“He realizes that Florida is a symbol to the rest of the country of competitiveness. This is the big prize of the swing states,” she said.

The president is familiar with the terrain — his winter hideaway, Mar-a-Lago, is in Palm Beach — and Florida Gov. Ron DeSantis, a conservative Republican, is a White House ally.

“My second home,” Mr. Trump mused before the Florida crowd.

The Orlando area, in particular, is home to a growing Latino population and Puerto Ricans displaced by Hurricane Maria.

Mr. Trump has struggled to make inroads among Latino voters, due to his strident rhetoric on immigration and reluctance to free up more disaster funding for Puerto Rico. He insists he took care of the island, however, and is catering to Florida’s robust Cuban and Venezuelan communities by linking the Democrats’ most liberal ideas on climate and health care to the socialist autocrats they fled.

A major Florida newspaper — the Orlando Sentinel — rained on Mr. Trump’s parade by announcing a non-endorsement of the president Tuesday, saying whoever runs against the incumbent will be better-suited for the job.

“Because there’s no point pretending we would ever recommend that readers vote for Trump. After 2½ years we’ve seen enough,” the paper’s editorial board wrote.

A literal downpour soaked supporters waiting for the big show in Orlando, where vendors crowded in hawk buttons, shirts and hats extolling Mr. Trump and his efforts to build a border wall.

Still, Tuesday’s adulation offered Mr. Trump a reprieve from turmoil Washington, where saber-rattling with Iran and Patrick Shanahan’s withdrawal from consideration as defense secretary threatened to overshadow his party.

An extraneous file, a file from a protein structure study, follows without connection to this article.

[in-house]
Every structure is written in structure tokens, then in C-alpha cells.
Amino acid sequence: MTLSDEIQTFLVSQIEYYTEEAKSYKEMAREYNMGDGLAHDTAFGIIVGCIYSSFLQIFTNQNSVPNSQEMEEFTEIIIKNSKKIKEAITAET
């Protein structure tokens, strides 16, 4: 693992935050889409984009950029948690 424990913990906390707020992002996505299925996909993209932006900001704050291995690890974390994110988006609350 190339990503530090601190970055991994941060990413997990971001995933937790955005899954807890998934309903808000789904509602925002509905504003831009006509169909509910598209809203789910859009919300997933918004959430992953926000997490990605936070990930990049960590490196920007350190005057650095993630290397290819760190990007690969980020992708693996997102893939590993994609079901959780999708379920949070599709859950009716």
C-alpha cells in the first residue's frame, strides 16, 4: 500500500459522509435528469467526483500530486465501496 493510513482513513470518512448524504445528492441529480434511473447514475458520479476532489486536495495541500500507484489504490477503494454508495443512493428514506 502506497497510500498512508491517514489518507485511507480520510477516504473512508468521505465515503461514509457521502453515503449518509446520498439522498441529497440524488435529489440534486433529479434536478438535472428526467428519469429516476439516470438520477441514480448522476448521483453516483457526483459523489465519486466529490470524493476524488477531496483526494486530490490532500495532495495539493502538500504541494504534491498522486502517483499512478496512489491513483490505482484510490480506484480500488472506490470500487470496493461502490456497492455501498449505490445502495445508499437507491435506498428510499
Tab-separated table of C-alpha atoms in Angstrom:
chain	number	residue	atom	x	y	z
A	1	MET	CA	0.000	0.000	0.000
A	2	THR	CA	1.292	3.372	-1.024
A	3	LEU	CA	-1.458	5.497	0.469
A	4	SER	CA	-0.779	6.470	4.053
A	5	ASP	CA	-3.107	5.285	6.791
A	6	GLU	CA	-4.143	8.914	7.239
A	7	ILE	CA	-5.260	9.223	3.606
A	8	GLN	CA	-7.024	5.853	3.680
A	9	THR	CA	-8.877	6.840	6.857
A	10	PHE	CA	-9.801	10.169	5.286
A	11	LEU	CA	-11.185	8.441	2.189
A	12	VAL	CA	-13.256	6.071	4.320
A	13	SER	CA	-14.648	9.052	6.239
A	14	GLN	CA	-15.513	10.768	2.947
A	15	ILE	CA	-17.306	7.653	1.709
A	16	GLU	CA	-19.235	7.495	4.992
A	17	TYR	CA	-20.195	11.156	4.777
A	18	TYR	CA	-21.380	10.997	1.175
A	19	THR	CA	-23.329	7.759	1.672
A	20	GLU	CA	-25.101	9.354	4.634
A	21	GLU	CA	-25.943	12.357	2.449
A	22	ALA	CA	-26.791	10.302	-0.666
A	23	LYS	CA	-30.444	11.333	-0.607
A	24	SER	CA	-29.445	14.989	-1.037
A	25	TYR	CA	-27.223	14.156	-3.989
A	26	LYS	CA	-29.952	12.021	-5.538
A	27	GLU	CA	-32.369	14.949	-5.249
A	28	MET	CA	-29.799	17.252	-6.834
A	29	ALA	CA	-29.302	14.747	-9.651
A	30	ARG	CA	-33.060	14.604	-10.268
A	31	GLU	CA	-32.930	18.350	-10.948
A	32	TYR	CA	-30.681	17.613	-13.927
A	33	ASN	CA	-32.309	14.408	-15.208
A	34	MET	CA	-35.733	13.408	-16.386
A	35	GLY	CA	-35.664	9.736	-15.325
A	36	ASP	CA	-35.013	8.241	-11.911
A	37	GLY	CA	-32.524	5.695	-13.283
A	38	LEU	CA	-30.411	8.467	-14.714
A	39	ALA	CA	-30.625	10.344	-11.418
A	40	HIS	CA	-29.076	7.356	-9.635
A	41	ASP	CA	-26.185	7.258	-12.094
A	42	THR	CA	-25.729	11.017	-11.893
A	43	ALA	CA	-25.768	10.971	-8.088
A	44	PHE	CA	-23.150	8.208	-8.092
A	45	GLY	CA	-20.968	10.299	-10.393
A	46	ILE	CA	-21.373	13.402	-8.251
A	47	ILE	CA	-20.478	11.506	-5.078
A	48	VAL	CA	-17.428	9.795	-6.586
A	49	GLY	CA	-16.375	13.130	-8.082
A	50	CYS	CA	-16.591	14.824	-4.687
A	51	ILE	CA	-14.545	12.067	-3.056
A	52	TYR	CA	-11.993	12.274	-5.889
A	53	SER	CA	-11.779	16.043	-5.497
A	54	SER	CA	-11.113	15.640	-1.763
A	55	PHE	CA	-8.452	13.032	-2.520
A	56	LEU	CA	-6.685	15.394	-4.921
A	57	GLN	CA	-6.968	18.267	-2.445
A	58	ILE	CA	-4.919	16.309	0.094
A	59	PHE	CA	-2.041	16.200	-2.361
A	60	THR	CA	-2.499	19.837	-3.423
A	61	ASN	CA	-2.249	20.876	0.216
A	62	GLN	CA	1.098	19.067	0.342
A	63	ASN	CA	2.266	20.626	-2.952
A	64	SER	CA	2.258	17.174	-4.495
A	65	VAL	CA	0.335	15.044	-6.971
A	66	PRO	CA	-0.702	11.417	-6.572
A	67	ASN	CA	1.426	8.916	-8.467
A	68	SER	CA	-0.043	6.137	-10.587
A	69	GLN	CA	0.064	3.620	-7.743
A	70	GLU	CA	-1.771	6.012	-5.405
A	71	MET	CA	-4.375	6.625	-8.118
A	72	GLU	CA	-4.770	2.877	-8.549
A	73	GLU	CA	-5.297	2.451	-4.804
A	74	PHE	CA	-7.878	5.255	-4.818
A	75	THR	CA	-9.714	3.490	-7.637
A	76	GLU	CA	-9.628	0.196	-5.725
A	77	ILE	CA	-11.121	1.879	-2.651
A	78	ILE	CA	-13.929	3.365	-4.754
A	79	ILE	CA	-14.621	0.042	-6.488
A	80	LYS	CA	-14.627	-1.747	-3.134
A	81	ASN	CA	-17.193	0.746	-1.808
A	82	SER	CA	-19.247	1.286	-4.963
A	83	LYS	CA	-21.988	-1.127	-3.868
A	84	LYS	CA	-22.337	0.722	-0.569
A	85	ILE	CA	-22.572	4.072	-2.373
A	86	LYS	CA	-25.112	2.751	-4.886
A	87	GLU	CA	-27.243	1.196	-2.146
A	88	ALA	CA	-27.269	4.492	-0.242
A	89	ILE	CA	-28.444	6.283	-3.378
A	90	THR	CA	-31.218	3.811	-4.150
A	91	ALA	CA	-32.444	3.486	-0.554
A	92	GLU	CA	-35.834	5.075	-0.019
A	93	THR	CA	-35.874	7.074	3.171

Senate Minority Leader Charles E. Schumer called on Mr. Trump to scratch his campaign kickoff speech and instead brief the country about his plans toward Iran, where tensions are growing with the U.S. accusing the Islamic Republic of attacks on oil shipping.

“It’s not just senators. All the American people are scratching their heads, what the heck is going on,” Mr. Schumer told reporters.

Senate Majority Leader Mitch McConnell chided Democrats on Tuesday for rejecting a closed-door briefing from the State Department on the ongoing situation.

Mr. Schumer confirmed that move. He said a briefing wasn’t a substitute for hearing from the president.

Mr. Trump says his biggest problem is that Democrats would rather see him fail than do great things for the country.

He said they tried to destroy his pick for the Supreme Court, Brett M. Kavanaugh, and is trying to “take down our incredible movement.”

“We are not going back,” he said.

Top Democrats, meanwhile, said the only thing the U.S. cannot afford is another four years of a Trump presidency.

In a statement, Mr. Biden said the president has failed on health care and climate change, while tearing children from their parents at the border.

“Donald Trump is launching his campaign for re-election tonight and the American people face a choice,” Mr. Biden said. “We can make Trump an aberration or let him fundamentally and forever alter the character of this nation.”

• Bailey Vogt and Stephen Dinan contributed to this report.

• Dave Boyer can be reached at dboyer@washingtontimes.com.

• Tom Howell Jr. can be reached at thowell@washingtontimes.com.

Copyright © 2022 The Washington Times, LLC. Click here for reprint permission.

Please read our comment policy before commenting.

Click to Read More and View Comments

Click to Hide